The devil has been getting his due. Amid multiple mentions by Supreme Court Justice Antonin Scalia and milestone-anniversary re-releases of an iconic book and movie examining the devil's work and wiles, people are talking this fall about a being called Satan.
With the devil casting a larger shadow over the culture, some age-old questions are sparking debate. Who or what is the devil? Is he real? And is Satan still relevant in an increasingly post-Christian and post-modern American culture?
If you answered "no" to those last two questions, C.S. Lewis might say the devil made you do it. A British literary giant who died 50 years ago, Lewis is revered by millions of American Christians for books such as The Chronicles of Narnia, Mere Christianity and The Screwtape Letters. That last one explores the ways of the devil, and it's the book Scalia mentioned when he stunned his New York magazine interviewer last month with comments that have since gone viral.
After informing journalist Jennifer Senior that he believes in the devil, Scalia said, "You're looking at me as though I'm weird. My God! Are you so out of touch with most of America, most of which believes in the devil?... Have you read The Screwtape Letters?"
Screwtape has been re-released in a special annotated edition this fall to mark the anniversary of the author's death (a death that occurred on the same day as the Kennedy assassination), and a stage adaptation is touring the country. The book imagines a senior demon schooling a neophyte through a series of instructional letters. As the mentor advises, a key to infiltrating people's thoughts, turning them away from God and getting them absorbed with themselves is to convince them of the non-existence of Satan and all he stands for.
The devil must be disappointed, then, by data showing a great many of us are convinced he's real. A survey released in September by the market research firm YouGov finds 57 per cent of Americans believe the devil exists. Other evidence shows many, many of us are fascinated by Satan, too. Perhaps no cultural work demonstrates that better than the enduring popularity of the devil-possession movie The Exorcist, which was a box-office sensation when it came out in 1973. New this fall: a special 40th anniversary re-release of The Exorcist for Blu-ray.
As happens with so many conversations about religion in today's polarized culture, renewed talk about the devil reveals some gaping divides and misunderstandings. Consider the response of one well-known atheist to the New York magazine comments by Scalia (who raised the devil again earlier this month during Supreme Court oral arguments about prayer at government meetings, asking, "What about devil worshipers?").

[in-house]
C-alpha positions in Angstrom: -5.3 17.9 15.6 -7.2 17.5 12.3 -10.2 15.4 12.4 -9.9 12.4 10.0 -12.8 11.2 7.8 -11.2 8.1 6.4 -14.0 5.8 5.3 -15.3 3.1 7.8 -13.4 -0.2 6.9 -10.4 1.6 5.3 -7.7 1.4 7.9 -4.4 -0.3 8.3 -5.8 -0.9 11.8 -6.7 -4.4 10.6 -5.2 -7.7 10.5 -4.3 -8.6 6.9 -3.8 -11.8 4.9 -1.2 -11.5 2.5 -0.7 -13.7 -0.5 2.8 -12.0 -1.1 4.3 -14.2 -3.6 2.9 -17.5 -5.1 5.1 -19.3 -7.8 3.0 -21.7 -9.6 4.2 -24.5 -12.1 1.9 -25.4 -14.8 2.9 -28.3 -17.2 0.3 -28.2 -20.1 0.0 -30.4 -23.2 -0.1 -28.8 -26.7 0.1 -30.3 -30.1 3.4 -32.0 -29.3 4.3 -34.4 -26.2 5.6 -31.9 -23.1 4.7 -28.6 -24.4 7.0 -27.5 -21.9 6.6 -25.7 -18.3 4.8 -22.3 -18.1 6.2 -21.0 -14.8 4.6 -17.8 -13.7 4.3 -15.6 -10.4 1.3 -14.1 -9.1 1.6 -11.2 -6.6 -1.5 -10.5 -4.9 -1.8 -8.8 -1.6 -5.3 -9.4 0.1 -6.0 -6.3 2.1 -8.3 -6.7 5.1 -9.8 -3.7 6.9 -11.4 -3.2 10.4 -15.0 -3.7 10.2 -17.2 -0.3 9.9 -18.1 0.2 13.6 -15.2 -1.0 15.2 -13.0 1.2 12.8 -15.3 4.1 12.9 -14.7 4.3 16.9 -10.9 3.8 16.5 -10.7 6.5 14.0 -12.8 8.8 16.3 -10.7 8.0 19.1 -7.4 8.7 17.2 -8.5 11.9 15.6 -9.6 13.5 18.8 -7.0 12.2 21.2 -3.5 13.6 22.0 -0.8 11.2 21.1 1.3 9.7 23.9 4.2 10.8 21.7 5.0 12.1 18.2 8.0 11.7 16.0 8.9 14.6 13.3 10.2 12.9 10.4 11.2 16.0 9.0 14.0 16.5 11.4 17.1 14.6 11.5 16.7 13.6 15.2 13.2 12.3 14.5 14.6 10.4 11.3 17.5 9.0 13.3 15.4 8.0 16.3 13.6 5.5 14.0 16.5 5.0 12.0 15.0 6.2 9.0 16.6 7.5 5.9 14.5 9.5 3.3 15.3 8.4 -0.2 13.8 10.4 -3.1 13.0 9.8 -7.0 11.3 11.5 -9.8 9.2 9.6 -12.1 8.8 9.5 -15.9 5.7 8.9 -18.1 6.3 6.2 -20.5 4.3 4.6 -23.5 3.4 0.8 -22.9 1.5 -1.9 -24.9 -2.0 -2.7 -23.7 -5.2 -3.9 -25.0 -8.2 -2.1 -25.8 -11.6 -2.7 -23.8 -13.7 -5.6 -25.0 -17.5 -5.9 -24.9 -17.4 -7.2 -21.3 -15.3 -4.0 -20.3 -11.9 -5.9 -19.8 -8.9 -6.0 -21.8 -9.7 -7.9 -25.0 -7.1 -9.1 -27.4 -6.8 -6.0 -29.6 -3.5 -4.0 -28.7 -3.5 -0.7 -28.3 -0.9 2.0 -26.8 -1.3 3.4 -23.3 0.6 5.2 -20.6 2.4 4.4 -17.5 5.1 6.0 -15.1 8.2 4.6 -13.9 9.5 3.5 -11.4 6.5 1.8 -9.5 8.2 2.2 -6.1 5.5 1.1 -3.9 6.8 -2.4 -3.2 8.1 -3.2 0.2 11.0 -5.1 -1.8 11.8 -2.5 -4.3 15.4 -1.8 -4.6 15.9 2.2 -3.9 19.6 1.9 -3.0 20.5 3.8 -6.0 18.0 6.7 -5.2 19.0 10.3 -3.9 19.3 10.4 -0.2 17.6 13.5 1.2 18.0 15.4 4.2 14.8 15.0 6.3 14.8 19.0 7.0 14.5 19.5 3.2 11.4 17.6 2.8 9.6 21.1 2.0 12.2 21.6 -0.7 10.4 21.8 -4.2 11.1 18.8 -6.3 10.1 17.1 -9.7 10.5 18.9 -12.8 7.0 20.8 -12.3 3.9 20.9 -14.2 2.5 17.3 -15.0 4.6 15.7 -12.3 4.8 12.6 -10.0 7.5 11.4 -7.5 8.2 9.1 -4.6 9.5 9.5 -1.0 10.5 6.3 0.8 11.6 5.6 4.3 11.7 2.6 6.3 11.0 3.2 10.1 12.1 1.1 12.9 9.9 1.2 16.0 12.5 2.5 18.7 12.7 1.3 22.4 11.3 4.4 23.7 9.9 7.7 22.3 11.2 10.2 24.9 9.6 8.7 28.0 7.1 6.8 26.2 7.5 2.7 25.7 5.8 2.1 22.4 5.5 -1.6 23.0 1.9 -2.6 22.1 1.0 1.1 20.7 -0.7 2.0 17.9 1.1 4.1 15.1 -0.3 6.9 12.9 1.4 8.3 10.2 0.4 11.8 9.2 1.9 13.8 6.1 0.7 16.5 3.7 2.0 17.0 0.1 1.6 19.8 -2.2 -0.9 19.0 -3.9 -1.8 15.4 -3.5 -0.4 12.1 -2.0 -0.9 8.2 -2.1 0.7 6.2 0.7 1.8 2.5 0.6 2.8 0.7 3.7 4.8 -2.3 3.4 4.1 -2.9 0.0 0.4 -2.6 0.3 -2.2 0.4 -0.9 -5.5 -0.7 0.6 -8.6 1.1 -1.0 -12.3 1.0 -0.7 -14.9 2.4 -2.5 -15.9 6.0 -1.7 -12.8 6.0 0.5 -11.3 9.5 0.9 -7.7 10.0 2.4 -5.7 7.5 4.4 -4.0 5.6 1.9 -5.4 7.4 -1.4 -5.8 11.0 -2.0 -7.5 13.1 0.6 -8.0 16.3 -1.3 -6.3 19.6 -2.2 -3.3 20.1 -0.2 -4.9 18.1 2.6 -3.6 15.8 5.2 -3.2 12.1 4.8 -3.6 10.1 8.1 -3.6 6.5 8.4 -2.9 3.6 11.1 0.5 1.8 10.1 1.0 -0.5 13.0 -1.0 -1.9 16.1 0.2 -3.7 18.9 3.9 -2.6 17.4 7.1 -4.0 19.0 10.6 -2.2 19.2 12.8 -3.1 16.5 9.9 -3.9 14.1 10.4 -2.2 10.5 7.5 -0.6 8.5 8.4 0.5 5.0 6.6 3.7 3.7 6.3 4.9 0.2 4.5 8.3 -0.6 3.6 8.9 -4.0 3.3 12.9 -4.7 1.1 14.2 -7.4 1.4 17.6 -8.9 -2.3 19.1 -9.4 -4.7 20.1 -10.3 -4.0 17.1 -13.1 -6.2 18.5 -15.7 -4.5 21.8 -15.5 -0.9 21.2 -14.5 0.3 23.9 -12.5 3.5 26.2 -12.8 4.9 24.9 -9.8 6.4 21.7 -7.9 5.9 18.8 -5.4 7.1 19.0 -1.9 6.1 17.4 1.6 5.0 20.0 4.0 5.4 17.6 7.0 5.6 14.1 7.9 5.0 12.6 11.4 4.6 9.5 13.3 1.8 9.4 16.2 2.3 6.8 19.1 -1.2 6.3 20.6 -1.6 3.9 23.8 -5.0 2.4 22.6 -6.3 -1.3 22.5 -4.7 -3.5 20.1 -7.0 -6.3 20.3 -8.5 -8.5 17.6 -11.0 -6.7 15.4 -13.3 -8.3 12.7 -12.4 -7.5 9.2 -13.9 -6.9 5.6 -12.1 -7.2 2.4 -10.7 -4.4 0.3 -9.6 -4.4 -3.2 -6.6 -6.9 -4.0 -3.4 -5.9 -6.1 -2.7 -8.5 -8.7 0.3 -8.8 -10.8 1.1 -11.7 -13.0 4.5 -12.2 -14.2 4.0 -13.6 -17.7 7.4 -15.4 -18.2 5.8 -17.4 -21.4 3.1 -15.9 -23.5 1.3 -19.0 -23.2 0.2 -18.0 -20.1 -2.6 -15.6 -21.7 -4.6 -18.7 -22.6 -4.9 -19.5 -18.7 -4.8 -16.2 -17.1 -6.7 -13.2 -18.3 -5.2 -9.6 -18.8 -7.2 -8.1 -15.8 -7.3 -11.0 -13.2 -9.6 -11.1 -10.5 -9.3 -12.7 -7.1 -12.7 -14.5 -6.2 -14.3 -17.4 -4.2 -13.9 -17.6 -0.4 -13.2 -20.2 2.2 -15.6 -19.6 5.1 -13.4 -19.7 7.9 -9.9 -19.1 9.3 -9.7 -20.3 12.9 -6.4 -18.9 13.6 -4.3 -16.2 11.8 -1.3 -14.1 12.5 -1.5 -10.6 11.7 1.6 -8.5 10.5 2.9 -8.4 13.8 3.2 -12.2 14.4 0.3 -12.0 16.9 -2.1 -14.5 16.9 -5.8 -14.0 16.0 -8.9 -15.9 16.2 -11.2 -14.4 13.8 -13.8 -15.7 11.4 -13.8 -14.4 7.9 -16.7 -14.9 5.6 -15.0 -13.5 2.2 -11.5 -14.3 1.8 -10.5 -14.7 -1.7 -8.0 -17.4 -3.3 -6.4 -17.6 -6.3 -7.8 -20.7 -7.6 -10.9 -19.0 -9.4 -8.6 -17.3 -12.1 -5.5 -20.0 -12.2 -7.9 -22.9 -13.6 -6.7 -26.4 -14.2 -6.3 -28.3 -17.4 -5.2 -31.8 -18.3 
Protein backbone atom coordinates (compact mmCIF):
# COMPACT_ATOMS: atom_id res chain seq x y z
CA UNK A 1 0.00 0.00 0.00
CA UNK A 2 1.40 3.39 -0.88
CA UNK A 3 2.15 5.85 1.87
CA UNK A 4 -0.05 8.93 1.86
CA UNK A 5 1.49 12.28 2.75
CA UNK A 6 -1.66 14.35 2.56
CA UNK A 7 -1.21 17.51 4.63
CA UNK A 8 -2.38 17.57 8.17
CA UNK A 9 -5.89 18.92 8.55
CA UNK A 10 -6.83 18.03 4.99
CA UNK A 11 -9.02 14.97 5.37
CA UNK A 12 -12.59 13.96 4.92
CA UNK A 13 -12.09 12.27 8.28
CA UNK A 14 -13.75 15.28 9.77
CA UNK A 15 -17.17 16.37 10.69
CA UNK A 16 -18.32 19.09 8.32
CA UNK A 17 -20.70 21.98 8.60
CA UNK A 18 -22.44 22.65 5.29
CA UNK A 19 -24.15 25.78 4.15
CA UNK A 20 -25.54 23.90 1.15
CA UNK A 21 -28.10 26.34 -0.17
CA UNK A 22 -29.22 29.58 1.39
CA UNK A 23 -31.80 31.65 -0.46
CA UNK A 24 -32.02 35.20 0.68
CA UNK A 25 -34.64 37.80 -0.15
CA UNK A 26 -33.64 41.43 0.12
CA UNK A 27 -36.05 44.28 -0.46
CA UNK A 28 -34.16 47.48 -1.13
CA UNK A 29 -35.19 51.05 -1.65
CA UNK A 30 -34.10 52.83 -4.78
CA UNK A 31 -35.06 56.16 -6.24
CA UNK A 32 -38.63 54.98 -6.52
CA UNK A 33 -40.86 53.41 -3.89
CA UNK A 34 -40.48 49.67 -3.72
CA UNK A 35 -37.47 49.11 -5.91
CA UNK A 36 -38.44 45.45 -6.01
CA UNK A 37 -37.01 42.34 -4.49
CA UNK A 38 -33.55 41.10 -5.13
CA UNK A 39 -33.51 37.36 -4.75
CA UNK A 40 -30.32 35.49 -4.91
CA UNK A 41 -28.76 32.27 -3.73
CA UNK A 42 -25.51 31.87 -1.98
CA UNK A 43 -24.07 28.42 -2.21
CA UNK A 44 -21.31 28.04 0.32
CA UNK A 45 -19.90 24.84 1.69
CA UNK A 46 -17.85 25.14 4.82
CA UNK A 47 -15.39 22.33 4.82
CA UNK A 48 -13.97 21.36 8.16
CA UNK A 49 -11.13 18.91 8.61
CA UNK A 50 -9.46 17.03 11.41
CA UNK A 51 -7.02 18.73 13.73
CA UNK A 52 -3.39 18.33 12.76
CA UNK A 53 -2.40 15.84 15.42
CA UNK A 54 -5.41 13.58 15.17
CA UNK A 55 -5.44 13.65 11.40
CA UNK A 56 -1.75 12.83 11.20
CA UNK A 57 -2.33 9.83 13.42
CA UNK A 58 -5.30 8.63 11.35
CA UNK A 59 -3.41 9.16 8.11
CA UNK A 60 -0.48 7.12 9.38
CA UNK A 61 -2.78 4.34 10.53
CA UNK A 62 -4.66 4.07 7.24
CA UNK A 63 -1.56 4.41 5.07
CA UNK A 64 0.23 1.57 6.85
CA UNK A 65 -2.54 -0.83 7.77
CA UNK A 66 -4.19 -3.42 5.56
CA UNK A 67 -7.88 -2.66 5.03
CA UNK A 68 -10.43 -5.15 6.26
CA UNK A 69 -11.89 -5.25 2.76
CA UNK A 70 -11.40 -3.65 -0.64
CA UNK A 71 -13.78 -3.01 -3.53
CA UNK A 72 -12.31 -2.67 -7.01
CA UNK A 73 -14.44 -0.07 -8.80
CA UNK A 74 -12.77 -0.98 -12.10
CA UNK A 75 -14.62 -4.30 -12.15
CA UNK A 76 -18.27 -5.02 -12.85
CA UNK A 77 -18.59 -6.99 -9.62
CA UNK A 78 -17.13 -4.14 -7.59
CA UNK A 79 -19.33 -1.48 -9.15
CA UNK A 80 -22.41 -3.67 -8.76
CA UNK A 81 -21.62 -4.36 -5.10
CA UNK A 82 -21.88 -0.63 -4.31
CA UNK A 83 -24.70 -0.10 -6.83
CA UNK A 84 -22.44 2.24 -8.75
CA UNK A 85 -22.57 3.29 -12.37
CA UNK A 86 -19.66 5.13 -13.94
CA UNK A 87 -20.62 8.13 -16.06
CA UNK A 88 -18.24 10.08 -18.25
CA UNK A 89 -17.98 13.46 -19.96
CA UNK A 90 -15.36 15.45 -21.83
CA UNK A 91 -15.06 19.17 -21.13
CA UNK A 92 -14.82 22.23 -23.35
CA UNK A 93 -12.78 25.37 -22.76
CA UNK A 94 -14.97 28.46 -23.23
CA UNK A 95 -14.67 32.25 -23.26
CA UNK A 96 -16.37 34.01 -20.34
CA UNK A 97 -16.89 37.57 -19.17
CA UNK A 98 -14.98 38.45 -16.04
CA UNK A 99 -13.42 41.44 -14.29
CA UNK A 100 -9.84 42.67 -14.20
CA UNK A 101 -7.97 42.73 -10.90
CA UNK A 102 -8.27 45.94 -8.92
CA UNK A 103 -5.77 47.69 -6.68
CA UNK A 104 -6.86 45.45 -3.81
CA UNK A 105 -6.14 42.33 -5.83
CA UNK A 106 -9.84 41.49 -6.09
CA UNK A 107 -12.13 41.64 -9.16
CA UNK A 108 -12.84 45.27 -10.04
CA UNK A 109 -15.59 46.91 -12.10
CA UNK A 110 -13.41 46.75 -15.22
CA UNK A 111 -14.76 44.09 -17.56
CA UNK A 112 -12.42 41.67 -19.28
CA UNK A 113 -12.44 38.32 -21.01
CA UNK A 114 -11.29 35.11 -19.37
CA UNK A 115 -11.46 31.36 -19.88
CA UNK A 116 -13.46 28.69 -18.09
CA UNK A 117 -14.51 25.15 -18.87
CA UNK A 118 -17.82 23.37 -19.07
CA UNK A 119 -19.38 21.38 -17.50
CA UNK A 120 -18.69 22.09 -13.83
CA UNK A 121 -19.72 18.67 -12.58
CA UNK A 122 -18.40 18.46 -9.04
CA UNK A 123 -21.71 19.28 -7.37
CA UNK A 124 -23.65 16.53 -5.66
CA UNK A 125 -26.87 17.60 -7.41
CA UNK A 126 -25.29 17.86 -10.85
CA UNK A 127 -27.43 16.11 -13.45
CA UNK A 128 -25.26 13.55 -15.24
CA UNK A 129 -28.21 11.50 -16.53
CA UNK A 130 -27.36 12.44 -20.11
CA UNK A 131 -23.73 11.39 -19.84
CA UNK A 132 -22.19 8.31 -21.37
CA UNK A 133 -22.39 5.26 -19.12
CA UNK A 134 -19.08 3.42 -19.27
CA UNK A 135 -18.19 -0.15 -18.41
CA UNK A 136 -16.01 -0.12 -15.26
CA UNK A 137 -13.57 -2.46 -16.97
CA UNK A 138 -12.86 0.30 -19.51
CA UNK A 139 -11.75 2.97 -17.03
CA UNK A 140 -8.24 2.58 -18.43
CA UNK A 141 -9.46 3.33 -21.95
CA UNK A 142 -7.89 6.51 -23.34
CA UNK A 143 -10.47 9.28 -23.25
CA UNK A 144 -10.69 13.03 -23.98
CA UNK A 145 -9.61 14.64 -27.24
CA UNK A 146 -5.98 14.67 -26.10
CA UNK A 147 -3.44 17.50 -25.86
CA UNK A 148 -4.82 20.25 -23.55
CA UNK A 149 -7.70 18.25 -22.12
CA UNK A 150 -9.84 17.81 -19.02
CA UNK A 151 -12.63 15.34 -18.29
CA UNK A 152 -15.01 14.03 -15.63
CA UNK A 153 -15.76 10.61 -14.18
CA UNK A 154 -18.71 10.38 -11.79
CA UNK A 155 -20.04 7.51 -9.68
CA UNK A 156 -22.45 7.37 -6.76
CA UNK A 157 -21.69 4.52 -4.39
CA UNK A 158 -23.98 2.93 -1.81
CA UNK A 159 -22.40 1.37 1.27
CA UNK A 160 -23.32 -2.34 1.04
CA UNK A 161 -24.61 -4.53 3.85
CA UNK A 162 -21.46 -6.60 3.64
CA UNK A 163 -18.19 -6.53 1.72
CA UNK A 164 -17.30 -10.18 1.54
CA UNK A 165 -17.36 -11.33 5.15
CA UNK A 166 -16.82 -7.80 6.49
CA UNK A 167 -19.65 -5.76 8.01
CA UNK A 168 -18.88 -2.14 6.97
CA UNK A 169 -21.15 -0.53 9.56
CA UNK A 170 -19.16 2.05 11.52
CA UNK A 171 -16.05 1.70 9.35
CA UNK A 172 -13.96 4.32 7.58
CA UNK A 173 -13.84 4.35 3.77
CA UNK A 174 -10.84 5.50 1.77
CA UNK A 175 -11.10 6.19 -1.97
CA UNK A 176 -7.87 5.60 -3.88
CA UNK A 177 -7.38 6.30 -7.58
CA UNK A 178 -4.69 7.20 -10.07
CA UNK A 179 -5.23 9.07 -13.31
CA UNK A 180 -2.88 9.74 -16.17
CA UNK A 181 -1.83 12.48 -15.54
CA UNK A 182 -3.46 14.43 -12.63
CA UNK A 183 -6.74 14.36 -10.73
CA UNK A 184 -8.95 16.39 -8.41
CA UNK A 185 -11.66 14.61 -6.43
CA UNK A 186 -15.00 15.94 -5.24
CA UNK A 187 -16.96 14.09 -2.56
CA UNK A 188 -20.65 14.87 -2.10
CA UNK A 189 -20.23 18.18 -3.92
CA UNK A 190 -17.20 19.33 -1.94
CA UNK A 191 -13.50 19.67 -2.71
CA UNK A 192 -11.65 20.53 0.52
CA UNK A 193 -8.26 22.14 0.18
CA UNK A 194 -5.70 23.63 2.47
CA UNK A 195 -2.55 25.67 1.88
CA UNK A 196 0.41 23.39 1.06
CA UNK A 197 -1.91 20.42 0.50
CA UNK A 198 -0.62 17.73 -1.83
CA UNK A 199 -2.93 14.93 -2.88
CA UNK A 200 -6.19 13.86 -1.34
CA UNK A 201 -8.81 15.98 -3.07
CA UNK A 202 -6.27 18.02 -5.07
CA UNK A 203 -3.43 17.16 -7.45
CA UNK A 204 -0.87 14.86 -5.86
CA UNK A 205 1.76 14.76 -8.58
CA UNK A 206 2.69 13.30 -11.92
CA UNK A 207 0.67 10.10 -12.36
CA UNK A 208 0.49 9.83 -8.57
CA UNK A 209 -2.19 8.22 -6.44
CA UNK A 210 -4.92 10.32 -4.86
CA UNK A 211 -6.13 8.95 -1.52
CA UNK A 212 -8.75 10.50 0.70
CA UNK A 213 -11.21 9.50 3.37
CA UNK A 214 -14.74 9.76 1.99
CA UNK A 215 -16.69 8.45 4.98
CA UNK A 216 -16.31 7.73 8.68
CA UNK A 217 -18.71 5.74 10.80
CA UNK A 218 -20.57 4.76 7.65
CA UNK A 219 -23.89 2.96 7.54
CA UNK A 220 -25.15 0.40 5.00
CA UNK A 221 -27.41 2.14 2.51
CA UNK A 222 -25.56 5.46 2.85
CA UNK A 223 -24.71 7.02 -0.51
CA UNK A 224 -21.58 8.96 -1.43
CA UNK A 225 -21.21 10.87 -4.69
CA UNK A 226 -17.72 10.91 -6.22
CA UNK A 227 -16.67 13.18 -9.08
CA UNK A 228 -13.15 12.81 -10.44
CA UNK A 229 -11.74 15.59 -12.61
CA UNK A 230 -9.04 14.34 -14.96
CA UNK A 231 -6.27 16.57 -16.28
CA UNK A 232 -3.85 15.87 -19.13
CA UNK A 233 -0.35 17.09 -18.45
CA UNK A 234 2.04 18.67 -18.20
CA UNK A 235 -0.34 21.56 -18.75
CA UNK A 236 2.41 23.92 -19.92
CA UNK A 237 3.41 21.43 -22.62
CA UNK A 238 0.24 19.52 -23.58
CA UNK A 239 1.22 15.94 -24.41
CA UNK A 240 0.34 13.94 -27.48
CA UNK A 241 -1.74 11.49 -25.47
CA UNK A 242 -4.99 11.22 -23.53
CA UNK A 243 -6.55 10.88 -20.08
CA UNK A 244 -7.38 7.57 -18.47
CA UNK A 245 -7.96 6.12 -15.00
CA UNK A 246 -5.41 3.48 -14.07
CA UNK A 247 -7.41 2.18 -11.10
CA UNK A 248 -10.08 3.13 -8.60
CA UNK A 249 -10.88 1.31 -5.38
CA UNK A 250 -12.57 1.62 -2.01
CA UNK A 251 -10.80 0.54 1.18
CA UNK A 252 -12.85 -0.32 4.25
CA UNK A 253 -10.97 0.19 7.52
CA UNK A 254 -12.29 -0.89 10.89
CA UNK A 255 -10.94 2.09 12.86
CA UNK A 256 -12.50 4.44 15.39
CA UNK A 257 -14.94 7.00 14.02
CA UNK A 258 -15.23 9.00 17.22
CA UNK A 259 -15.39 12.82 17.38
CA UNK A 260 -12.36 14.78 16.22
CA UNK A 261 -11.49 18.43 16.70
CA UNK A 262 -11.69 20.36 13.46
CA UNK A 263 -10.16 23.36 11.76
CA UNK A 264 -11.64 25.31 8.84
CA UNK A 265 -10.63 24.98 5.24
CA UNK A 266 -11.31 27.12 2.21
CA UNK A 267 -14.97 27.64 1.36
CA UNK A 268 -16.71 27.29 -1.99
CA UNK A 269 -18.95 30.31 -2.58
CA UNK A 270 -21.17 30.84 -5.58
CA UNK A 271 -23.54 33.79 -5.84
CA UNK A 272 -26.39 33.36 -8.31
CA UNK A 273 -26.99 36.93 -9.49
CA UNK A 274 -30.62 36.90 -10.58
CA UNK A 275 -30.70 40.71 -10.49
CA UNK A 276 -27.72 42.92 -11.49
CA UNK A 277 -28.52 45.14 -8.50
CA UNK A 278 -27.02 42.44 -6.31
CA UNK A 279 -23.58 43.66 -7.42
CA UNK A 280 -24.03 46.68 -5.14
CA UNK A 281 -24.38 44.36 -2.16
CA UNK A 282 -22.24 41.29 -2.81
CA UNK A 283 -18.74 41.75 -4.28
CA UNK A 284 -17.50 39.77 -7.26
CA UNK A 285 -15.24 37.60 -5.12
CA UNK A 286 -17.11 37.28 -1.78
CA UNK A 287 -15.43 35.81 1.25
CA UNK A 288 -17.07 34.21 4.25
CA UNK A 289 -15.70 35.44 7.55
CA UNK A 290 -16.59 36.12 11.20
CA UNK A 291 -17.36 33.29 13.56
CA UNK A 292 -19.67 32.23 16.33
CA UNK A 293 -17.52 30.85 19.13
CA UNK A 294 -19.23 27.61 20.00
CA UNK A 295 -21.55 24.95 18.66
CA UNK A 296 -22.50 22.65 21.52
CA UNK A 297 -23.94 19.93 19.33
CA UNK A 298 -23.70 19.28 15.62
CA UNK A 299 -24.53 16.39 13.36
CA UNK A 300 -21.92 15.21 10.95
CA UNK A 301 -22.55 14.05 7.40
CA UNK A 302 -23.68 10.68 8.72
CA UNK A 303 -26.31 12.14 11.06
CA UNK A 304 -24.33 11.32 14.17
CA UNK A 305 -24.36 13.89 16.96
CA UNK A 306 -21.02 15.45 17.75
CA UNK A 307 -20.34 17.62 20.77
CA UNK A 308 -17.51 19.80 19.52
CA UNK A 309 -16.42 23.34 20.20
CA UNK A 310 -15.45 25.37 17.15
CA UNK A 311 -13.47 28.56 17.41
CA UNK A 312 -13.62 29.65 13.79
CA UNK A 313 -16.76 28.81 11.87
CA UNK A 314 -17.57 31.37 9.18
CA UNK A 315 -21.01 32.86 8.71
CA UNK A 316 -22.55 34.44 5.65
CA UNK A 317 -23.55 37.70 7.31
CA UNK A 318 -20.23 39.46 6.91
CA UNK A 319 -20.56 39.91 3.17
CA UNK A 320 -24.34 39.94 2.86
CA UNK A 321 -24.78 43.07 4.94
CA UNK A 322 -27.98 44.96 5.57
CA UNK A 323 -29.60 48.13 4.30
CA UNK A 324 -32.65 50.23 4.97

Hemant Mehta, who goes by the handle "Friendly Atheist" and who generally eschews flame-throwing, could not contain his disgust a Supreme Court justice would call the devil "a real person," as Scalia did. As Mehta wrote, "Scalia believing in the devil? Not as a metaphor, but as a physical being? Seriously?! It's frightening to me that anyone would believe that."
Scalia, however, probably did not mean what Mehta thought he meant. When serious-minded religious people say they believe the devil is a "real person," they don't mean a physical being that prowls the planet sporting horns and a tail. In the Christian vernacular, "person" can mean an unembodied being that interacts with people and plays a role in the cosmic scheme. In a more liberal theological vein, it could be thought of as a force or pattern.
In this sense, is it really such a stretch to acknowledge the reality of the devil? Even those of us in the growing legions who live and speak in secular ways, and who would never be caught dead saying we "believe in the devil," might admit a bit of the devil lives and works in us. This we see when we do something cruel and selfish, or when we dehumanize other people on the basis of their belonging to some category different from our own.
There's an old saying that when you speak of the devil, he is bound to appear. In that case, he has been showing up a lot lately. But, come to think of it, when hasn't he?
Tom Krattenmaker is a Portland-based writer specializing in religion in public life. He is author of the book The Evangelicals You Don't Know.
-- USA Today